Sabatino "Sam" Nicolucci
Montreal Mafia
    Sabatino  Nicolucci, called “Sam” or “Sammy,” was  born  around 1947. He is a reputed long-time member of the Montreal mafia and has drug convictions on his criminal record dating back to the early 1970s.

     In September, 1985, Sam Nicolucci and William Papier were found guilty  of  importing  narcotics, after  police  seized 12.6 kilograms  of cocaine in Vancouver.

     The  shipment, worth  an  estimated  $2  million  at  the  time, was reportedly  destined  for  the  United States for  distribution. Both  men were sentenced to 14 years in prison. Nicolucci was  released in 1991, after serving less than half his sentence.
    Nicolucci was relaxing in a Jean-Talon Street strip club one day in August, 1994, when members of a Colombian drug cartel  barged in  and  kidnapped him  at gun point. Nicolucci was first flown to Miami  and then brought to Colombia. Nicolucci had  allegedly raked up a $1.7 million drug debt  and the Colombians planned to hold him as ransom until they were paid.

     That same month, the RCMP ended  a four-year sting operation, charging 47 reputed underworld figures. Police had established  a phoney money-change house on Peel Street in 1990 and lured some pretty big fish into their  net. Nicolucci, who was  nowhere to be found, faced 233 counts, including laundering  $31 million  and  conspiring  to  import  over  400  kilograms  of  cocaine. Other  reputed mobsters  charged  were  Vincenzo  Di Maulo,  Domenico Tozzi,  Emanuele  Ragusa,  and  Valentino Morielli.

     Although  police  originally  suspected  that  Nicolucci  had  been  killed, the reputed mobster was picked  up by  police in  Colombia on  February 22, 1995. After 18 months in that  country’s  prison system, he was extradited to Canada in late May, 1996. There had been reports that a drug cartel had threatened to attack the Canadian embassy in Colombia if Nicolucci was extradited, local newspapers said.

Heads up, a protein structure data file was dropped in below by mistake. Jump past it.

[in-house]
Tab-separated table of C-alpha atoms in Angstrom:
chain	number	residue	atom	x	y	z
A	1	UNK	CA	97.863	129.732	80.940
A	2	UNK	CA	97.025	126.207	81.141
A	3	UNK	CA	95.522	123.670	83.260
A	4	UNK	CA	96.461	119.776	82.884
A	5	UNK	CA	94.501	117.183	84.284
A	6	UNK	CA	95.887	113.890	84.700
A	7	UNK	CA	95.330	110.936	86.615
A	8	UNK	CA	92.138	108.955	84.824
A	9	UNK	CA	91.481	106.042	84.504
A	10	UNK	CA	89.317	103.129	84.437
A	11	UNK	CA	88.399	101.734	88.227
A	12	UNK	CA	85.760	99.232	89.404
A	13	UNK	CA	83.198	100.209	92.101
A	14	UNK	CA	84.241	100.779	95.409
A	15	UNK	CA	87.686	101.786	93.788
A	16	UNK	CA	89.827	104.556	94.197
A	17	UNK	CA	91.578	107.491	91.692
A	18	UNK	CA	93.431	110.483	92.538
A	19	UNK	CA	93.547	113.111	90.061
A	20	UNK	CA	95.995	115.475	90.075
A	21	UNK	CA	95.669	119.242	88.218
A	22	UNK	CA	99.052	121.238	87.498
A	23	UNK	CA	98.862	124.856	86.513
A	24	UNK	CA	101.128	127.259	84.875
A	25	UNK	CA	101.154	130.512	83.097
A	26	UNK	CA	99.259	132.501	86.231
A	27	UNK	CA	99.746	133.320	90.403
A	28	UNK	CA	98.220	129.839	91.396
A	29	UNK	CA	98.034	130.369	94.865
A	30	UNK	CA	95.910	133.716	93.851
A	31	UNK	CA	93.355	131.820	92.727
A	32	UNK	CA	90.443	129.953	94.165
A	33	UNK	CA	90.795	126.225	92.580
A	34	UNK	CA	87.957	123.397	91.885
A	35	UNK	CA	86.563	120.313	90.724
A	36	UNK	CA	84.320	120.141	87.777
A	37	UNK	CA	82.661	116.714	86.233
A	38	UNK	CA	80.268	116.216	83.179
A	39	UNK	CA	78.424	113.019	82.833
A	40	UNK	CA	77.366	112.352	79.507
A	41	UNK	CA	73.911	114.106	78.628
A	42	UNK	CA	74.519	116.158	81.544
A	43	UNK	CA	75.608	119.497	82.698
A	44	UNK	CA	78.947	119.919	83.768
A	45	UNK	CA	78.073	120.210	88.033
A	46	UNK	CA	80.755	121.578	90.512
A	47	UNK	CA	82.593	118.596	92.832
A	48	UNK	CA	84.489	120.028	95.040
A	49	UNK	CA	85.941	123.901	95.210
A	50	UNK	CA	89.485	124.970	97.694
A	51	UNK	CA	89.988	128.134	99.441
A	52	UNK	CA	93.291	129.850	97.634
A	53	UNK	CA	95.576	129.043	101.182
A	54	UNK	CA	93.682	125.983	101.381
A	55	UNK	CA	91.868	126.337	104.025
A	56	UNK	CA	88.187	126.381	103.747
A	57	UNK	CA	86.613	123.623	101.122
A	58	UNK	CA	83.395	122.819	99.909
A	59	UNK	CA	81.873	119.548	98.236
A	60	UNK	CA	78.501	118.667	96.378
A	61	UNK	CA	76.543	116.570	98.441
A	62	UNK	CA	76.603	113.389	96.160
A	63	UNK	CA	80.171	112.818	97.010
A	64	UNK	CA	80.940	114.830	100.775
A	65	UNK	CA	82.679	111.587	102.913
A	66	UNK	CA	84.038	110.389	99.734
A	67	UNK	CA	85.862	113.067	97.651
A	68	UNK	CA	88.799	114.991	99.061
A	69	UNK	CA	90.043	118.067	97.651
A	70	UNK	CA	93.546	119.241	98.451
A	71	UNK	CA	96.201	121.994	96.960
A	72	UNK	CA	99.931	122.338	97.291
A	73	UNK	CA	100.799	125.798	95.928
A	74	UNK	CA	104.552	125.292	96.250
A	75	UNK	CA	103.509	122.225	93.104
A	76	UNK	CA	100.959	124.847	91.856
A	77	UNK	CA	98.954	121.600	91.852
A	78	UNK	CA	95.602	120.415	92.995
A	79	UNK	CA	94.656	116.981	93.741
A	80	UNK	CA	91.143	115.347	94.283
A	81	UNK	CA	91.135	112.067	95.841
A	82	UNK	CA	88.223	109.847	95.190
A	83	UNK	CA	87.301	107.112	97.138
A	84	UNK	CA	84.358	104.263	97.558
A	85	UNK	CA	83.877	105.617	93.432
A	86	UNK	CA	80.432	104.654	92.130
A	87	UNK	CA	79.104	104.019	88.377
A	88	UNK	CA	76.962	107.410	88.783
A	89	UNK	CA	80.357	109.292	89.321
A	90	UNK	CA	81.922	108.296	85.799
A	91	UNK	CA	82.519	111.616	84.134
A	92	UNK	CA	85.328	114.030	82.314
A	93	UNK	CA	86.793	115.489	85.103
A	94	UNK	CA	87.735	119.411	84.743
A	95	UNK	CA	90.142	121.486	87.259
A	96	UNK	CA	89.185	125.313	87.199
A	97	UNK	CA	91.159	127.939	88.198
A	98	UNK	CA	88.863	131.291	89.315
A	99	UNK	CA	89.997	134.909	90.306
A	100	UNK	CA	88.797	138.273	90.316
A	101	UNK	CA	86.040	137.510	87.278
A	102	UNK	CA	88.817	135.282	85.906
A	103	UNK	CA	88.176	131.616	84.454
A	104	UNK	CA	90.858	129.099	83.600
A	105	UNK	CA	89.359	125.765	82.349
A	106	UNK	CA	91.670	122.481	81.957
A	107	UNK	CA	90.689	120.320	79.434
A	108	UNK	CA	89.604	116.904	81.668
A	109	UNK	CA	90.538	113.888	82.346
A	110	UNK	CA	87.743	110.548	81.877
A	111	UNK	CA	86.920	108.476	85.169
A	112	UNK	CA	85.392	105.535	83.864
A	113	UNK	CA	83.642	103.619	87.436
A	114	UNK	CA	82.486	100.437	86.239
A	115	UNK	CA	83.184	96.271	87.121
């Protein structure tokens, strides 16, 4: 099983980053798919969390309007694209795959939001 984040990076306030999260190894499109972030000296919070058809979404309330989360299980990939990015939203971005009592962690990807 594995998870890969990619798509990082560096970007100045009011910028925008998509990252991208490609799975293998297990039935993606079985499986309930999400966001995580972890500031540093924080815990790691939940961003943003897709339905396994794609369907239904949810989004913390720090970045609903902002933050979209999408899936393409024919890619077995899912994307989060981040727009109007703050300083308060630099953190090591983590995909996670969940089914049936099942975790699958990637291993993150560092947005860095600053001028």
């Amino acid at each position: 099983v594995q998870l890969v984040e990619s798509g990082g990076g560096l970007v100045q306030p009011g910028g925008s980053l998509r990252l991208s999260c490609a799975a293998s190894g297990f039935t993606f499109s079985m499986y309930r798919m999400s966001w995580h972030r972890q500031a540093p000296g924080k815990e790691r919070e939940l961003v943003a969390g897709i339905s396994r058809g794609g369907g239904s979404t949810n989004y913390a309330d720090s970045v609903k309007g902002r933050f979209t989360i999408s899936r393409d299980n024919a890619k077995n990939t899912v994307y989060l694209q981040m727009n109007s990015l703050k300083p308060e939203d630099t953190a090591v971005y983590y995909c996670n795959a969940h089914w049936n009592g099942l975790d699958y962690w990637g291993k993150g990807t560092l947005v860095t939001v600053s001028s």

On  December 12, 1997, after  a  three  month  trial, Nicolucci  was  found guilty on 172 counts, including  charges of  conspiring  to  import  over 400 kilograms of  cocaine  and  of  laundering $31 million in drug money.

     Nicolucci  sought  leniency  from  the  court. He  allegedly  argued  that by  establishing a phoney money-change house, the RCMP created a way for people to commit crime. He also said  authorities placed his life in danger by seizing the over $1 million his  associates were putting together to pay off his Colombian kidnappers.

     Supreme  Court Justice  Jerry  Zigman  was  apparently  not  convinced. He sentenced Nicolucci to 19 years in prison, with the  condition that  he  serve half of  the term before becoming eligible for parole. He  also  ordered  Nicolucci  to  serve  the rest of  his 14 year 1985  drug  conviction  before starting his other sentence.
1